There’s a reason most film geeks skip directly from that Lost World to King Kong and onward to Beast from 20,000 Fathoms. The twenty years in between Kong and Beast were a sorry time for all the interesting genres. Horror fell into a vicious “self-parody = $$$ = self-parody without self-awareness” cycle my fellow survivors of the 1990s should instantly recognize. Sci-fi, barely out of infancy, got relegated to before-the-feature serials until the Space and Atomic Ages stole the American imagination away from the Old West. There were no “Action Movies” as we know them today. Westerns covered most of that territory, but whole swaths of what we’d now call “Action” or “Thrillers” were categorized under the catch-all term “Adventure.”

Like most film nomenclature, the term’s inaccurate and often dangerously misleading. Most “Adventures” follow a plot so standardized and predictable even audiences from the 1940s could recognize it from the next town over. Blindfolded. In the dark. Unknown Island is a perfectly awful example of that, the best reason in the world to love King Kong even more than you already do. Because as problematic as some of the things in Kong might be, at least they aren’t boring. And, generally speaking, Willis O’Brien makes everything better. Continue reading

The Traumatic Cinematic Show, Ep. 60: Another Django Heard From
March 18, 2013, 11:01 am
Filed under: Movies, Podcasts | Tags: ,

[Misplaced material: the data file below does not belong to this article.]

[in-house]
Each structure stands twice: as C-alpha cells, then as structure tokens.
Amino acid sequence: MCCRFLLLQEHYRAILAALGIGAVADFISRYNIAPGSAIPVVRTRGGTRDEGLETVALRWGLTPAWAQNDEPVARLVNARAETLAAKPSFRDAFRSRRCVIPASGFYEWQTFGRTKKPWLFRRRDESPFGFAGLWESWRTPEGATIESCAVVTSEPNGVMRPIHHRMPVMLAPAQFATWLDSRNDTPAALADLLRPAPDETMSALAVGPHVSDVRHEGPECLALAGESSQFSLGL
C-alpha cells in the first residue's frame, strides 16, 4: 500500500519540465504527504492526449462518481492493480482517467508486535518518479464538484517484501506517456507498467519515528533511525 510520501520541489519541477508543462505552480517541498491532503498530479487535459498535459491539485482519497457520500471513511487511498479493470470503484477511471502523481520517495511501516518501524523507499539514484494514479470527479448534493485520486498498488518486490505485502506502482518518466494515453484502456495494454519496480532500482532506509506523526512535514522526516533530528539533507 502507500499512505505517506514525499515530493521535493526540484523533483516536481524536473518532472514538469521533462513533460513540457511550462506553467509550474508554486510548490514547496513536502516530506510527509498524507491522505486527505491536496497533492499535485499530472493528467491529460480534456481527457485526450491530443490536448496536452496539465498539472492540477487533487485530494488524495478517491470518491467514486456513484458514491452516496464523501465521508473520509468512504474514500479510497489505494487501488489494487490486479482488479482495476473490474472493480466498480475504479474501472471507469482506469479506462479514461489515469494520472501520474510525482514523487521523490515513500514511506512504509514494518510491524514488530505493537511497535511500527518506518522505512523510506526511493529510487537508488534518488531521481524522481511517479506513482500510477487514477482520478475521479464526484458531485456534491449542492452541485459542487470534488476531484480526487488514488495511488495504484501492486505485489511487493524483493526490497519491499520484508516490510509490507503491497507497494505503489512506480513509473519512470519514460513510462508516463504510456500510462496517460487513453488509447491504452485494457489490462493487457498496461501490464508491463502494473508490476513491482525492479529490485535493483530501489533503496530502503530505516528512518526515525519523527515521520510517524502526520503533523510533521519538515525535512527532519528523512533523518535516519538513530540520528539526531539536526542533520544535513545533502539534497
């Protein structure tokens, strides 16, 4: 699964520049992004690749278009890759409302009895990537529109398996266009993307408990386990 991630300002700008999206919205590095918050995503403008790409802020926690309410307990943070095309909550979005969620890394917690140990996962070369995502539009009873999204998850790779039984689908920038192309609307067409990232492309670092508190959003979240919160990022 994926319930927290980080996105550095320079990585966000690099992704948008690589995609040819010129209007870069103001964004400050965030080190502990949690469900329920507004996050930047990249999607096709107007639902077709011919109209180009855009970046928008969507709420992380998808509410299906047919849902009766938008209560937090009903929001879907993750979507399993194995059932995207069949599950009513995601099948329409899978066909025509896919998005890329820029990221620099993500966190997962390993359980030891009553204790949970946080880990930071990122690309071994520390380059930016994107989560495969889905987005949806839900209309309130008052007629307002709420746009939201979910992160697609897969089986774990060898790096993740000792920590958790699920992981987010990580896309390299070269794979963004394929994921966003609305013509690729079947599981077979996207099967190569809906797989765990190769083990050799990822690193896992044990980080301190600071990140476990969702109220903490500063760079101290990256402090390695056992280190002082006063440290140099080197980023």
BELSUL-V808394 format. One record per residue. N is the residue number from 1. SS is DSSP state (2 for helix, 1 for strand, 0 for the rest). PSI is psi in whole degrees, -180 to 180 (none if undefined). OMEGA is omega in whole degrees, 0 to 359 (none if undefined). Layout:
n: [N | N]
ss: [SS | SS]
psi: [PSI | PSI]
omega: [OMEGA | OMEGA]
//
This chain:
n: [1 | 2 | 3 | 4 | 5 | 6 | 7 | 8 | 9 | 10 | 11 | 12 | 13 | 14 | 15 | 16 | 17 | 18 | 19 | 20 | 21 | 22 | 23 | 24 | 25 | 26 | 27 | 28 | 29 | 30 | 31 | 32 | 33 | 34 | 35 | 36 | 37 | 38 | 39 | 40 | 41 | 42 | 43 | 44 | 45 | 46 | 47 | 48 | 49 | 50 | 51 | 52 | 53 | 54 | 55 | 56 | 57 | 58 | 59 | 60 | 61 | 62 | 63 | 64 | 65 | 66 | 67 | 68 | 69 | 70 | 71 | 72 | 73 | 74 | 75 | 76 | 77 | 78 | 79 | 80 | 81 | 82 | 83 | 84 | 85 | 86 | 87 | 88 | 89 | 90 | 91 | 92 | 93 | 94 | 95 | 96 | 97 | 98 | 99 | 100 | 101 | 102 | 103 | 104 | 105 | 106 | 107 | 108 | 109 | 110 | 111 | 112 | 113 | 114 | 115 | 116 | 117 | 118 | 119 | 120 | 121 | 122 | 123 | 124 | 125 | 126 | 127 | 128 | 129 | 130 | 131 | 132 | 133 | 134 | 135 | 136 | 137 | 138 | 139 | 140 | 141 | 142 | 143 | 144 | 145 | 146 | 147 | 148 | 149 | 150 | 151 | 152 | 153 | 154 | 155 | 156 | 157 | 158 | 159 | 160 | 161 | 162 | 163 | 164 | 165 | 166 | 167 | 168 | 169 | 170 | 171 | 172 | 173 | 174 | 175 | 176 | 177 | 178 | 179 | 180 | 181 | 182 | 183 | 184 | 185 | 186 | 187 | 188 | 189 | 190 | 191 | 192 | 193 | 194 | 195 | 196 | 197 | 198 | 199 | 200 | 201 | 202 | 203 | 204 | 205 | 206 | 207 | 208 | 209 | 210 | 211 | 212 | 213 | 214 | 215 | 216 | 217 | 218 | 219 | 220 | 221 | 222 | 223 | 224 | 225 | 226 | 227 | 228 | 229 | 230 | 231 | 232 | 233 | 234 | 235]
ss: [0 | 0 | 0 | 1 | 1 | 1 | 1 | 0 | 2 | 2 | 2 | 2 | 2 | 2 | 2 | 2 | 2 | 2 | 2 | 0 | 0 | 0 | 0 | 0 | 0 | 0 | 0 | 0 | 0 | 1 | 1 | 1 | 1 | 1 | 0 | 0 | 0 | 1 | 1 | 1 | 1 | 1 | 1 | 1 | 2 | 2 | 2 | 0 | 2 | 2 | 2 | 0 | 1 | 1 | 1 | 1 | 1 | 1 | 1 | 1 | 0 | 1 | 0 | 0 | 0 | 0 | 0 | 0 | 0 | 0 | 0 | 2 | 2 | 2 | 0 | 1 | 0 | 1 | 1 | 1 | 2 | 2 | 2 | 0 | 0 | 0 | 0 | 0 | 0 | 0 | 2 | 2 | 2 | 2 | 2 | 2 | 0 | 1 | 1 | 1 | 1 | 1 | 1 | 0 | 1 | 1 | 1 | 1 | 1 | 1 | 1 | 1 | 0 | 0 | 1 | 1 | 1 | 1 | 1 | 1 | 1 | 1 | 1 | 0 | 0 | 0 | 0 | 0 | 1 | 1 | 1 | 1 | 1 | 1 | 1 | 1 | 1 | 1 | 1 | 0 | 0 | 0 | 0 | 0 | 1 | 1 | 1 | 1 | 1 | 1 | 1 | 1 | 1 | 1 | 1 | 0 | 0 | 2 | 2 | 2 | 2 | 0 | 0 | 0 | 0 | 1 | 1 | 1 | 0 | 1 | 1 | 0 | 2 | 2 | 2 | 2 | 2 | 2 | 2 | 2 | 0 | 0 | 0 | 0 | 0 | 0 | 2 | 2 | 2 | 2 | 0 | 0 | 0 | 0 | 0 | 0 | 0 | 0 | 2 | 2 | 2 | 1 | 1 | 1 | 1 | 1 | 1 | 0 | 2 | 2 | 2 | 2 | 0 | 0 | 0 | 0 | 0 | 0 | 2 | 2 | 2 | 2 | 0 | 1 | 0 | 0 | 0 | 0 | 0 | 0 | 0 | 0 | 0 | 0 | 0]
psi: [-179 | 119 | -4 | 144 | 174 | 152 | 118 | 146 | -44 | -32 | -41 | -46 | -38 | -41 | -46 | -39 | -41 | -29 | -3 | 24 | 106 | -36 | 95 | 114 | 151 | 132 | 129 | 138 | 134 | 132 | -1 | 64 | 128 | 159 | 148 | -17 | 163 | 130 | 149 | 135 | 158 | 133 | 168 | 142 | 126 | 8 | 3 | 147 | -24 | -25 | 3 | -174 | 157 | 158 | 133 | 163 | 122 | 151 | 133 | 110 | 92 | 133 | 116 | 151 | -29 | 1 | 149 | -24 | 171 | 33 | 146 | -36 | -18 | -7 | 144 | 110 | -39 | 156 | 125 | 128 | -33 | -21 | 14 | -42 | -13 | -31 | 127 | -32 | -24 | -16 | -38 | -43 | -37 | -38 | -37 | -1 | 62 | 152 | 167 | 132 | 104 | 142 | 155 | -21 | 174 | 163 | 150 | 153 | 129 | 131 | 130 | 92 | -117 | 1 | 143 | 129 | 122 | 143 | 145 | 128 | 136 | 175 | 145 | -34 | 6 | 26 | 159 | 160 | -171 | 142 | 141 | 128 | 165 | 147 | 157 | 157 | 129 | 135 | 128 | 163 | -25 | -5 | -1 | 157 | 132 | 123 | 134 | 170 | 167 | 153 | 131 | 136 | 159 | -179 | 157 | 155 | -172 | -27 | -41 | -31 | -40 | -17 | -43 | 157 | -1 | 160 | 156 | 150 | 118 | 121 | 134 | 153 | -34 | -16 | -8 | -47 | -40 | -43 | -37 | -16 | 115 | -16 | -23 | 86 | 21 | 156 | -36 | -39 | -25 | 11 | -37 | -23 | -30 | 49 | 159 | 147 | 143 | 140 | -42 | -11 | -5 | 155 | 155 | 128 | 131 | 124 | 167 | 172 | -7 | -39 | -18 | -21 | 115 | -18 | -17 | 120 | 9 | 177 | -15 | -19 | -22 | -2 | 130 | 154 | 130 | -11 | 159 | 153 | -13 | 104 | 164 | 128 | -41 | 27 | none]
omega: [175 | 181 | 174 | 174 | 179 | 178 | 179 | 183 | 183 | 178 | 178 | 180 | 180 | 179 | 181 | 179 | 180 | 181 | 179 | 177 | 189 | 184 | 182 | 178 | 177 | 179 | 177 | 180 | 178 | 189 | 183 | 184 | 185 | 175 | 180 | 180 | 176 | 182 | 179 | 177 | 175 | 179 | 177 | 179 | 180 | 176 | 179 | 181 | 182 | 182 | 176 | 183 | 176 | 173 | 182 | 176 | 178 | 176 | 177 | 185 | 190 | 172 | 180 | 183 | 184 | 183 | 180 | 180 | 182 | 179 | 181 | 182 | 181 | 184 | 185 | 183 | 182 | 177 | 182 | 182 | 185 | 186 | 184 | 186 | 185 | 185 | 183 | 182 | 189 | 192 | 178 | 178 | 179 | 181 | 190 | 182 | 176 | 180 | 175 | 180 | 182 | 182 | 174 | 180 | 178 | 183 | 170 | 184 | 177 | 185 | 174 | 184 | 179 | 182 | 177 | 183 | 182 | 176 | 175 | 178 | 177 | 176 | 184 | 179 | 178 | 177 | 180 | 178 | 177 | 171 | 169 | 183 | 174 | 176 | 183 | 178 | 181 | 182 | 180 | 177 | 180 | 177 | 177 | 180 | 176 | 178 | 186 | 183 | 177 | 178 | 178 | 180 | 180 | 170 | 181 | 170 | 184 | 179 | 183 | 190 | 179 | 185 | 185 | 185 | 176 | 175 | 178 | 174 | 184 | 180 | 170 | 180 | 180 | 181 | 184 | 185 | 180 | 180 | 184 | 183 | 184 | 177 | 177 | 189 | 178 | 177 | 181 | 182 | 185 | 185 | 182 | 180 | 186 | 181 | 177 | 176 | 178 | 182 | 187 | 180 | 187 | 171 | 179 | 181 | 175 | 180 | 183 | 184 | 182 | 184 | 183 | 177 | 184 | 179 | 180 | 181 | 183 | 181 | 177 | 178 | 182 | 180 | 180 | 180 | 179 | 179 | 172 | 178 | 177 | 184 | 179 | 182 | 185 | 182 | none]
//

Ep. 60: Sukiyaki Western DjangoIt has taken slightly over a year but the Traumatic Cinematic show has finally logged their 60th episode. In celebration, and to keep in line with March-ial Arts Month, the trio delved deep into Takashi Miike’s spaghetti western kung-fu extravaganza Sukiyaki Western Django. This is not the first nor the last Miike experience for the boys but it is the first gun slinging western. Tune in to see if Wickliff gushes all over yest another one of his own picks, listen to see if Mr. DeMoss finds something to hate about this film like all the rest, and see if Mugumbo understood any of the film’s Engrish.

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Find us on Twitter at @GenXnerd, @Greymattersplat, ,@AYTIWS, and the whole cult @TCPodcastCrew

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Twitter: @imageblownout

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Batman: The Dark Knight Returns, Part 2 (2013)

Part 4: More Comic Book History You Don’t Care About But Need to Know in Order to Understand What the Hell’s Going On in This Review:

"We now return you to our regularly scheduled film, already in progress."

“We now return you to our regularly scheduled film, already in progress.”

Since Warner Brothers insisted on adapting this story into two, one hour and twelve minute movies I made a point of not revisiting Batman: The Dark Knight Returns, Part 1 in preparation for this review of Part Deux. If it’d been up to me, I would’ve adapting Frank Miller’s four-issue story arc into one movie. Even with everything here it’d still be at least an hour shorter than the last two live action Bat-films. And make no mistake – the WB’s straight-to-video animation department threw in a lot.